Math gets a bad rap as being one of the hardest things to teach. And no lie, it can be difficult. Math gets progressively harder and harder, and there are already several things in my oldest daughter’s math book that I never learned or don’t remember.
On the other hand, math is very orderly. It’s very clear, very black and white, right or wrong. (Other things, like creative writing, aren’t so cut and dry.) So when your child is struggling, it’s usually very easy to see where they’re going “wrong” in the process, what they need to work on, and what you need to re-teach.
Math With Life of Fred
We’ve been happy converts to Life of Fred Math for a while now. Yes, it’s not your conventional math book. That’s part of the reason we like it. It presents the material in the context of “every day” scenarios (albeit unrealistic ones,) in a very “living math” sort of way. It isn’t what you would call rigorous or strict, and it doesn’t put your child through pages of math drills.
“How can they learn math that way? Don’t they need more practice problems?”
I always have three responses to these questions.
1.) They do learn the math.
2.) If they catch on to a concept quick, they don’t need unnecessary practice.
3.) If they do need more practice, you can always add more in.
Even though I have been quick to answer “what if they don’t learn it,” in the past two years and up until recently, we haven’t had to cross that bridge. (Bridge! Hehe. Life of Fred has bridges. If you’re not familiar: at the end of a certain number of lessons there is a bridge – which is basically a quiz that you *have* to pass to continue ahead in the book. If you don’t pass, there is a second, a third, a fourth.. when you pass, you keep going.)
So what do you do when your child doesn’t pass the bridge? Or the second? Or the third? What do you do when you sit down with your child and realize, “they aren’t getting any of this?”
What To Do When Your Child Gets Stuck In Life Of Fred Math
First question, are we talking about “a little bit stuck” or “a LOT?”
“A little bit stuck” is easy, it’s not really that hard to figure out what to do. Both of my daughters have had an experience once or twice where they didn’t understand one specific concept, weren’t getting it on each successive lesson, and weren’t able to pass the bridge because of it. If that’s the case, it’s no big deal. You re-teach the concept, trying a different approach, maybe pulling out a Khan academy video, and you have them work it until they get it. Once they get it, you move on. Done.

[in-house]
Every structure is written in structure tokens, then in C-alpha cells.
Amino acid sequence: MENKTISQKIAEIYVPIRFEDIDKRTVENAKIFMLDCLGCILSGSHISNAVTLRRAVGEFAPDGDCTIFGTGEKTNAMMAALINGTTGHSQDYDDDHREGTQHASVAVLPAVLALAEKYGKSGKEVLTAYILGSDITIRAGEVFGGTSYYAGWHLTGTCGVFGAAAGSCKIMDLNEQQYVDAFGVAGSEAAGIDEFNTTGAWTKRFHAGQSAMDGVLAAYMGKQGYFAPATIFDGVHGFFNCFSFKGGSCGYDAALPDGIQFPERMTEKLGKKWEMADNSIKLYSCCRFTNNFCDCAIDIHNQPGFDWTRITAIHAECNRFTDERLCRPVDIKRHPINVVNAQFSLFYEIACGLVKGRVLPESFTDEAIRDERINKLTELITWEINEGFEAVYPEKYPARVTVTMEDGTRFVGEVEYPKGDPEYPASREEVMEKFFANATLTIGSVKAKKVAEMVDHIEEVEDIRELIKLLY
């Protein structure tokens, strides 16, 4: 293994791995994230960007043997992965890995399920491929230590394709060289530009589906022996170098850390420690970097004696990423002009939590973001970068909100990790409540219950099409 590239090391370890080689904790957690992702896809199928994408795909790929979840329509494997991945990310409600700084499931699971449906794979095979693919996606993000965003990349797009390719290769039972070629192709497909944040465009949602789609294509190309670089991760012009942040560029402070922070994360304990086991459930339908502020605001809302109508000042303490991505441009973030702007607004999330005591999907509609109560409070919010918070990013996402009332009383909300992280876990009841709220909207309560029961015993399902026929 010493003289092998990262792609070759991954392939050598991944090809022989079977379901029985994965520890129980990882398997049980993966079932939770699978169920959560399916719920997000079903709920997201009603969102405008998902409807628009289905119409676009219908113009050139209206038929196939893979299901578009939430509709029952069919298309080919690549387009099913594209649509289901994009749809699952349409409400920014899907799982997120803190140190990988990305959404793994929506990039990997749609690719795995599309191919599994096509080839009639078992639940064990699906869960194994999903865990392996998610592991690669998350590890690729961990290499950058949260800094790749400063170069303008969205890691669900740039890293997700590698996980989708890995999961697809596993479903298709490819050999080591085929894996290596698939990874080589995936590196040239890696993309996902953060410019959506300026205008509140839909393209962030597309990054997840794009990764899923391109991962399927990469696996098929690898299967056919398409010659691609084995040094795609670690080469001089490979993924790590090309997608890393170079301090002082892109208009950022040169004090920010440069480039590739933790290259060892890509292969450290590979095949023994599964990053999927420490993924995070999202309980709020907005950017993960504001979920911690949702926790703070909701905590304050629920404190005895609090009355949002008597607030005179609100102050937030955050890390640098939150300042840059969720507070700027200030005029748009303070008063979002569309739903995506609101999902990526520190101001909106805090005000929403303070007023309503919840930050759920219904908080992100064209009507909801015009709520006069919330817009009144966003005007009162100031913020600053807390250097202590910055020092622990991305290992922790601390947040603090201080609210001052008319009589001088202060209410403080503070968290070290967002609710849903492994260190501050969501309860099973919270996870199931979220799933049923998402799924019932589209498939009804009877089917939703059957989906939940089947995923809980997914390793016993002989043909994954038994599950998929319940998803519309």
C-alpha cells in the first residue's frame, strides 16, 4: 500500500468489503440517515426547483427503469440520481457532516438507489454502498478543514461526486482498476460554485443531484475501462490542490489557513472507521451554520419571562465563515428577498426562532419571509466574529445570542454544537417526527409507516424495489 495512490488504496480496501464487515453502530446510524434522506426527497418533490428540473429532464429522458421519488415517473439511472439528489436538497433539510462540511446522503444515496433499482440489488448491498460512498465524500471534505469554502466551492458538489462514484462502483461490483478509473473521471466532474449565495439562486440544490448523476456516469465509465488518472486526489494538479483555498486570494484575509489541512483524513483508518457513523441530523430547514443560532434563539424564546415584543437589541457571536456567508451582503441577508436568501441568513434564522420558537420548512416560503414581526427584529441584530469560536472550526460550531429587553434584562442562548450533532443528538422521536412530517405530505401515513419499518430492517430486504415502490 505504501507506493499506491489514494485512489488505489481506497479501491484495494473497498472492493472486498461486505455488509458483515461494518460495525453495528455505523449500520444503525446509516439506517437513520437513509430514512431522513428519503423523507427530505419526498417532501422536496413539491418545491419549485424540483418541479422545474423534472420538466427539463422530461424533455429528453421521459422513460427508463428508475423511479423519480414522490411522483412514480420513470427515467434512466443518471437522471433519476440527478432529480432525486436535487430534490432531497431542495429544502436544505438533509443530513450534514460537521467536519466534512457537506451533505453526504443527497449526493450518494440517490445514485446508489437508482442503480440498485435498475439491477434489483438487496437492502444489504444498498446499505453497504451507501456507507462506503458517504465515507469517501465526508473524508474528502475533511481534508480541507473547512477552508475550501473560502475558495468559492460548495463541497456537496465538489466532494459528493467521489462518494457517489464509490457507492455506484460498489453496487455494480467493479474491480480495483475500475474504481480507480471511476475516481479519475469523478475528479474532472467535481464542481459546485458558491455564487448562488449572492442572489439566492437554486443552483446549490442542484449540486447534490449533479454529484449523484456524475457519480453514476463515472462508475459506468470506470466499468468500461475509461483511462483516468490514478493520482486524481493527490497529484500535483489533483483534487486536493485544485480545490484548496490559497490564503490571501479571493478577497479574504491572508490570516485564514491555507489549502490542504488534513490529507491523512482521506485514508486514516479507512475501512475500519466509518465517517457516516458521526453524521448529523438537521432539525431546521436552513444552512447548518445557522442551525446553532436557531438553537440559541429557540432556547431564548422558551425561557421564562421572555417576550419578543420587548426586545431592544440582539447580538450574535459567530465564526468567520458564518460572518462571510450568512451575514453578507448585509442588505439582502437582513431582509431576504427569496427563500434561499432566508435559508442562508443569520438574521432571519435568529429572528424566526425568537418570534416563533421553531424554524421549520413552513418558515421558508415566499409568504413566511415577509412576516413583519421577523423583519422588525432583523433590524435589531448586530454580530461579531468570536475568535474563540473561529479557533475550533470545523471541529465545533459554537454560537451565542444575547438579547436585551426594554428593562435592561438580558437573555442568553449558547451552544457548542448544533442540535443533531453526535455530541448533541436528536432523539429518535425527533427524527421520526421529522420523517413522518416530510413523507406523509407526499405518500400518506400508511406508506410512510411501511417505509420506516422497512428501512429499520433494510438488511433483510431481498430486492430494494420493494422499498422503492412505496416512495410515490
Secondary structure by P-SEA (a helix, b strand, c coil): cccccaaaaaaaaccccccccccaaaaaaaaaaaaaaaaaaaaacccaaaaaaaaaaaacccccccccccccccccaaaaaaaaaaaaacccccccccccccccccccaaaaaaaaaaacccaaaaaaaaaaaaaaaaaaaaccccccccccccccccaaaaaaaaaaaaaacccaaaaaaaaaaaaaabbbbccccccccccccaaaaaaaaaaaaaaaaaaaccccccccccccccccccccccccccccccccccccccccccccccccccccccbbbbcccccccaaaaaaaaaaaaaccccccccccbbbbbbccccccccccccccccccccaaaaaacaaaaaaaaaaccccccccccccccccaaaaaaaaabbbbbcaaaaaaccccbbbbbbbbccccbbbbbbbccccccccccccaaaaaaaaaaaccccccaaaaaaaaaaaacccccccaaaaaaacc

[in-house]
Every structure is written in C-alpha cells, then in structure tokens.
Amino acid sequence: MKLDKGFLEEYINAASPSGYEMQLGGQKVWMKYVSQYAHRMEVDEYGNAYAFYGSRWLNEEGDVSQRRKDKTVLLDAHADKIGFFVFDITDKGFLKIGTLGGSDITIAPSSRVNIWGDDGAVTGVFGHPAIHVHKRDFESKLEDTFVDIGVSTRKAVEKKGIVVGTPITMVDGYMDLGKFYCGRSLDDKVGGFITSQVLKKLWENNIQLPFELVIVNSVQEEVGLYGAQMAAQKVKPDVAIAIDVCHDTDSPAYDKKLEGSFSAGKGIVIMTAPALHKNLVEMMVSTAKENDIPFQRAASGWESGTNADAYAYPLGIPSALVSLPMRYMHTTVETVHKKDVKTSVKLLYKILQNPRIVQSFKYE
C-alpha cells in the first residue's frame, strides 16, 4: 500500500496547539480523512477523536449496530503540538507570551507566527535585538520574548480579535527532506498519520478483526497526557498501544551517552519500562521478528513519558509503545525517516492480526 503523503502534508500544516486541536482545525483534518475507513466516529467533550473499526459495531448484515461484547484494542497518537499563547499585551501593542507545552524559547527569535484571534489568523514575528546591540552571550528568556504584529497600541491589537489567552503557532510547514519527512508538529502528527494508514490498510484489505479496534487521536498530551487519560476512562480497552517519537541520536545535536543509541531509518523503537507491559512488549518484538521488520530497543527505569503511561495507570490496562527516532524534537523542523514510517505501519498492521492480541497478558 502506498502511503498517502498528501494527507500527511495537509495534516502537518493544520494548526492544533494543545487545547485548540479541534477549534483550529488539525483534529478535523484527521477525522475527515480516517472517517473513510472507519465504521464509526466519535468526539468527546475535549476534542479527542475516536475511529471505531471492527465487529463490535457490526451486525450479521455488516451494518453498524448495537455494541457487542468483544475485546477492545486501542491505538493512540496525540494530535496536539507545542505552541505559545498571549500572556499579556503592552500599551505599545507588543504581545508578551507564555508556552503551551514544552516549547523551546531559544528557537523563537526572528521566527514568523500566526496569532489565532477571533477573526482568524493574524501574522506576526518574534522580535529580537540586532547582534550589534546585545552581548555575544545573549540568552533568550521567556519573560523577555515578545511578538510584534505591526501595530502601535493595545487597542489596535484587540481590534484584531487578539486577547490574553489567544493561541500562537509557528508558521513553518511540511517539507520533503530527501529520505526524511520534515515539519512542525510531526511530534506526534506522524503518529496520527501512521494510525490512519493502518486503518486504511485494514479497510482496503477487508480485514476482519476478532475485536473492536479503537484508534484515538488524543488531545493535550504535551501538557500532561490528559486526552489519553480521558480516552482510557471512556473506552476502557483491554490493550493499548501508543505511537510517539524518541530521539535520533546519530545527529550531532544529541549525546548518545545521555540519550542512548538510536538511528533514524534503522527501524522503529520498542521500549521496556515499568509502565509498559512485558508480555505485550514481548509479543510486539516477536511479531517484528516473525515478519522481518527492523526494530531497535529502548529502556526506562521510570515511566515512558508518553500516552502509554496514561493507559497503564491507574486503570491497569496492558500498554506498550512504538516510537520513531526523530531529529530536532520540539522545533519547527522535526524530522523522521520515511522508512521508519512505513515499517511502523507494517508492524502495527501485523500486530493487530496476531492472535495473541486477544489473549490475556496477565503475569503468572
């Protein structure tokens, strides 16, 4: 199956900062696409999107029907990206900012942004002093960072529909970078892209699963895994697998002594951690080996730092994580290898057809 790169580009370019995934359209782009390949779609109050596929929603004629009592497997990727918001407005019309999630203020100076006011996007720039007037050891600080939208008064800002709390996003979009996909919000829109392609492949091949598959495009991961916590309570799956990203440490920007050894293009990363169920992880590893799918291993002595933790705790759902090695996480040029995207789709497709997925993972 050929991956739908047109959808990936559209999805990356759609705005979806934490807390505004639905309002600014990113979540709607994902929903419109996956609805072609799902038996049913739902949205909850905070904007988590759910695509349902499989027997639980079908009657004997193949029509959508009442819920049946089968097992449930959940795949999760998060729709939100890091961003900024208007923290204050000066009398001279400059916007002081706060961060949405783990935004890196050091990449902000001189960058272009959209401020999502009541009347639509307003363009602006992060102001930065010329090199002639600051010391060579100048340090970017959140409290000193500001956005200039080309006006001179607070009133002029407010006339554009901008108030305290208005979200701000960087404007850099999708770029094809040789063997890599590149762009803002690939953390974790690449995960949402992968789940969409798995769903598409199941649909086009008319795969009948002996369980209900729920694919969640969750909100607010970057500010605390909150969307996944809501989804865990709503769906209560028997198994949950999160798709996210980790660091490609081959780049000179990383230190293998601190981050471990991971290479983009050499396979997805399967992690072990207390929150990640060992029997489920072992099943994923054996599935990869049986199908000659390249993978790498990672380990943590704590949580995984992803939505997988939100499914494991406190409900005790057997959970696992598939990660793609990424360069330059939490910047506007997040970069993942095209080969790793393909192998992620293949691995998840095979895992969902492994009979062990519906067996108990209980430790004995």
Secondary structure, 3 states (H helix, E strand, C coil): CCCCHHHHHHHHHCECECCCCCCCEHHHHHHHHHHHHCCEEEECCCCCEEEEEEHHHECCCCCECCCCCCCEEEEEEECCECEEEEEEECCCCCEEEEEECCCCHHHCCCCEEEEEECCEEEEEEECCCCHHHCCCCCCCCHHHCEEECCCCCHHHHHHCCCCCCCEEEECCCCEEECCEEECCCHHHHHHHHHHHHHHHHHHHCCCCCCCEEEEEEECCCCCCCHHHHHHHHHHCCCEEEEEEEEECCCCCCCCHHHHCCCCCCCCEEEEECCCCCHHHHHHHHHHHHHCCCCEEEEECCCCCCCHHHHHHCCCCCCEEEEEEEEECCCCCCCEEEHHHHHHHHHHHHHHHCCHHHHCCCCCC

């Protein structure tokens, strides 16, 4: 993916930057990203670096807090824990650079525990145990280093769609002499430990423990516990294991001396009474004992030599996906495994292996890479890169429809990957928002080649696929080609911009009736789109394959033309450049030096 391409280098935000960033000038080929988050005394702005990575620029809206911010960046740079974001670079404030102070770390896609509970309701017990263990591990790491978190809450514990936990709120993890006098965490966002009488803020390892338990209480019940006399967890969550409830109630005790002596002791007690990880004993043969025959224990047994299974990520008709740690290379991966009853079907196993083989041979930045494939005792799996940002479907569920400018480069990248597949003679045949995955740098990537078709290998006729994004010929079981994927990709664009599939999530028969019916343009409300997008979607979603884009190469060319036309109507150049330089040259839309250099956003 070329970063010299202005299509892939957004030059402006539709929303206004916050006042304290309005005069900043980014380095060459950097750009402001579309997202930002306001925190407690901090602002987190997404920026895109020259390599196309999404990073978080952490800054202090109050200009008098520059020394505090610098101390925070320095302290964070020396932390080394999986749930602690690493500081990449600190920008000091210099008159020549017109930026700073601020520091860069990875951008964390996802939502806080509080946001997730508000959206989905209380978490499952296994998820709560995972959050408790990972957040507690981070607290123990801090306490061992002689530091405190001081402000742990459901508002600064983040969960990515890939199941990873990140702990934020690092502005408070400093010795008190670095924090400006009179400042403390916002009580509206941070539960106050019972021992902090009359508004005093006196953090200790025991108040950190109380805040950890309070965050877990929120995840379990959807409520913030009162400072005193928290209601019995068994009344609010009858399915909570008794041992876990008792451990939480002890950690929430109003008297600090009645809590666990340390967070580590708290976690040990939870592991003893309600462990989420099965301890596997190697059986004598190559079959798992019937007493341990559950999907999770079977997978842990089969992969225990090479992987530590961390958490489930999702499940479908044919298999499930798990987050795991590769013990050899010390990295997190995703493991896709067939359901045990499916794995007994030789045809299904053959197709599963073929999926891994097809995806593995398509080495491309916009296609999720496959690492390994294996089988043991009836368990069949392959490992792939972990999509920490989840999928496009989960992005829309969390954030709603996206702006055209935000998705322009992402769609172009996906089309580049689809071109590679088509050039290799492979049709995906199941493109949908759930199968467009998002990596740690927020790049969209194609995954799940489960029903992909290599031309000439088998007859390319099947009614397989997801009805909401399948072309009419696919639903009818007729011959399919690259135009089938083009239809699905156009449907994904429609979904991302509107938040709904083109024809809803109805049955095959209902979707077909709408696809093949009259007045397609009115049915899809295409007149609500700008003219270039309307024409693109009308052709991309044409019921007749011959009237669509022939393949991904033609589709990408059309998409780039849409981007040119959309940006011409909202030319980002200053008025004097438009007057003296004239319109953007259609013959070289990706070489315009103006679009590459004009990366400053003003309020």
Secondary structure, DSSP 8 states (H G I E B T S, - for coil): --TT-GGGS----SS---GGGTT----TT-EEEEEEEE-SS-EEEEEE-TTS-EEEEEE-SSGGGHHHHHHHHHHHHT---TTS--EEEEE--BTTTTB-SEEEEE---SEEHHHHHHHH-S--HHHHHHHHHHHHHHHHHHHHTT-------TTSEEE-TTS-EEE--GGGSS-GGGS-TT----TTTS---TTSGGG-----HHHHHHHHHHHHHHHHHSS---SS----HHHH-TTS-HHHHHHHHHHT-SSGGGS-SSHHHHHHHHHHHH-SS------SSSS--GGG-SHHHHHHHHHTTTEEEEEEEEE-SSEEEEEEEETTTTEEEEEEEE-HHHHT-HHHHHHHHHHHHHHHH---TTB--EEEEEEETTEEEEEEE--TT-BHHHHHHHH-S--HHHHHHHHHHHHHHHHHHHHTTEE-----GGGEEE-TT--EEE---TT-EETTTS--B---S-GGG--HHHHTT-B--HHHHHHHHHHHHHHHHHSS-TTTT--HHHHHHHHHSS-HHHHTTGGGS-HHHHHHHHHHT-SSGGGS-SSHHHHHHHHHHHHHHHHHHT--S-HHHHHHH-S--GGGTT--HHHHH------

What if you’re not talking about a little bit?
Recently I sat down with my middle child to work in her Life of Fred: Decimals and Percents book, because she was struggling. She had been working in her book independently, and I had been letting her. A few moments later, my heart sank as I realized that I had fallen down on my job and let her get too far into the book without a firm grasp of the material. This wasn’t a simple matter of re-teaching a single concept, and it wasn’t her fault.
I took a deep breath and made a plan.
1.) First we worked through every problem on the bridge together. I helped wherever she needed help so I could see what she knew and what she didn’t. Truthfully, I did most of the work, teaching as I went.
2.) As we worked through the bridge, I made a list of specific concepts she was struggling with.
3.) The next day we worked through the next bridge together, slowly, re-teaching any unmastered concepts in that bridge, and I gave her some practice problems for one specific concept.
4.) We spent the following days working through the successive bridges the same way, alternating days with a page of practice problems on concepts she still needed to work on, until we had covered every concept on the list.
5.) Toward the end of this process, I taught less and turned more over to her to help her recall and retain the necessary steps, stepping in when needed.
We spent about two weeks on this process, bringing her back up to speed in math. It was long and challenging for both of us, but it was necessary and it paid off in the end. She’s getting it now.
But even after we were done with this, I didn’t turn her loose on her own again. Not yet.
I love letting the kids work independently; I’m not a helicopter teacher. But there are times they can work independently and there are times they need my presence–and knowing when to be near and when to step away is one of the more difficult parts of homeschooling. We want to raise independent learners. But we don’t want to let them muddle their way through something and not really master it. No.
For a while, we will continue this way, with her working the lesson and me sitting next to her watching her do it. I made sure to point out in the very beginning that I wasn’t “taking away” the independence because of something she had done, nor was she in trouble or anything of that sort. No, the other way around really. I was stepping back in to be the good mom, the good teacher, to do my job right and make sure she really succeeds with this.
Another difficult part of homeschooling: admitting to yourself and your kids, “Hey, I haven’t really been doing a great job with this one thing, and I’m sorry, and I’m changing that right now and making it right.” Humility: another necessary homeschool mom tool.
So this is how we handled getting stuck while using Life of Fred Math. What about you? Have you been through something similar? How did you help your child get back on track?
Image Source: Public Domain, Petr Kratochvil
Thank you so much for this, Amber! You have encouraged me much today! 😉
God bless you, Jackie!!